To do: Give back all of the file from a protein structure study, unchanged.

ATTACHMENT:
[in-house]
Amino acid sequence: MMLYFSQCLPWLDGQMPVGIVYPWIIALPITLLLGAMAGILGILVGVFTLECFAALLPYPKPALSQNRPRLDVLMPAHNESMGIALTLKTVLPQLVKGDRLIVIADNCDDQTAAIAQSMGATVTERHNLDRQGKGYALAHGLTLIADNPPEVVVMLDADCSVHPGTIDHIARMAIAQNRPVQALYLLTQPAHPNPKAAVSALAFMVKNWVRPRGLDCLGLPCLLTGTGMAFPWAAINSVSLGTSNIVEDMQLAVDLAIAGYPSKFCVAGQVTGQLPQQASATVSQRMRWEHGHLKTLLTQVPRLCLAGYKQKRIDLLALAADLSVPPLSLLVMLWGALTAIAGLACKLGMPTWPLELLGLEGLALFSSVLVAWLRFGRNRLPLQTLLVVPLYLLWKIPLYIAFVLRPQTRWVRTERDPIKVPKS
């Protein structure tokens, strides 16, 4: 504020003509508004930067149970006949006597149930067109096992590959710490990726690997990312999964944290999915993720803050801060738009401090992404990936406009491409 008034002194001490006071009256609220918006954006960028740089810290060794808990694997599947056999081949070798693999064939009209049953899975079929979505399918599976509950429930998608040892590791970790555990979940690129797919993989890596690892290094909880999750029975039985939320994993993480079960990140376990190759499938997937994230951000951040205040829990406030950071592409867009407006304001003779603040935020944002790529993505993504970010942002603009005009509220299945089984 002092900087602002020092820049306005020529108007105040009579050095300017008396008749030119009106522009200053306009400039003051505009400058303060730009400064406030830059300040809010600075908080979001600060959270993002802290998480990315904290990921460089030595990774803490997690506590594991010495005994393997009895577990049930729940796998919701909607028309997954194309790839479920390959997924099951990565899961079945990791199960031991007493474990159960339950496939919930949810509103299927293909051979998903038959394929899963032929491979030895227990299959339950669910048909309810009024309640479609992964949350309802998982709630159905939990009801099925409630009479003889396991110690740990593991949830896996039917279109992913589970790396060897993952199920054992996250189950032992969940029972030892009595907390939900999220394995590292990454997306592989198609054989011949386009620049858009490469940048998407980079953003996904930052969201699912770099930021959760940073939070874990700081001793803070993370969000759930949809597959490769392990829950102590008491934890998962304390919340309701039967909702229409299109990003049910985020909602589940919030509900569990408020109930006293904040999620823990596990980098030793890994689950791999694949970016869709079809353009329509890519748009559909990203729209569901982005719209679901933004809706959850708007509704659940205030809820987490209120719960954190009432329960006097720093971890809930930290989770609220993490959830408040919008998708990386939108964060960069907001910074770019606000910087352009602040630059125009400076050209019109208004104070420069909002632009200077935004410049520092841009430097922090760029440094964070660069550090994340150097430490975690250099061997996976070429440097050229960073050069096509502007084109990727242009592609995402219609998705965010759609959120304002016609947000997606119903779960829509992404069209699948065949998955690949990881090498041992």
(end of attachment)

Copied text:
[in-house]
Amino acid sequence: MMLYFSQCLPWLDGQMPVGIVYPWIIALPITLLLGAMAGILGILVGVFTLECFAALLPYPKPALSQNRPRLDVLMPAHNESMGIALTLKTVLPQLVKGDRLIVIADNCDDQTAAIAQSMGATVTERHNLDRQGKGYALAHGLTLIADNPPEVVVMLDADCSVHPGTIDHIARMAIAQNRPVQALYLLTQPAHPNPKAAVSALAFMVKNWVRPRGLDCLGLPCLLTGTGMAFPWAAINSVSLGTSNIVEDMQLAVDLAIAGYPSKFCVAGQVTGQLPQQASATVSQRMRWEHGHLKTLLTQVPRLCLAGYKQKRIDLLALAADLSVPPLSLLVMLWGALTAIAGLACKLGMPTWPLELLGLEGLALFSSVLVAWLRFGRNRLPLQTLLVVPLYLLWKIPLYIAFVLRPQTRWVRTERDPIKVPKS
């Protein structure tokens, strides 16, 4: 504020003509508004930067149970006949006597149930067109096992590959710490990726690997990312999964944290999915993720803050801060738009401090992404990936406009491409 008034002194001490006071009256609220918006954006960028740089810290060794808990694997599947056999081949070798693999064939009209049953899975079929979505399918599976509950429930998608040892590791970790555990979940690129797919993989890596690892290094909880999750029975039985939320994993993480079960990140376990190759499938997937994230951000951040205040829990406030950071592409867009407006304001003779603040935020944002790529993505993504970010942002603009005009509220299945089984 002092900087602002020092820049306005020529108007105040009579050095300017008396008749030119009106522009200053306009400039003051505009400058303060730009400064406030830059300040809010600075908080979001600060959270993002802290998480990315904290990921460089030595990774803490997690506590594991010495005994393997009895577990049930729940796998919701909607028309997954194309790839479920390959997924099951990565899961079945990791199960031991007493474990159960339950496939919930949810509103299927293909051979998903038959394929899963032929491979030895227990299959339950669910048909309810009024309640479609992964949350309802998982709630159905939990009801099925409630009479003889396991110690740990593991949830896996039917279109992913589970790396060897993952199920054992996250189950032992969940029972030892009595907390939900999220394995590292990454997306592989198609054989011949386009620049858009490469940048998407980079953003996904930052969201699912770099930021959760940073939070874990700081001793803070993370969000759930949809597959490769392990829950102590008491934890998962304390919340309701039967909702229409299109990003049910985020909602589940919030509900569990408020109930006293904040999620823990596990980098030793890994689950791999694949970016869709079809353009329509890519748009559909990203729209569901982005719209679901933004809706959850708007509704659940205030809820987490209120719960954190009432329960006097720093971890809930930290989770609220993490959830408040919008998708990386939108964060960069907001910074770019606000910087352009602040630059125009400076050209019109208004104070420069909002632009200077935004410049520092841009430097922090760029440094964070660069550090994340150097430490975690250099061997996976070429440097050229960073050069096509502007084109990727242009592609995402219609998705965010759609959120304002016609947000997606119903779960829509992404069209699948065949998955690949990881090498041992």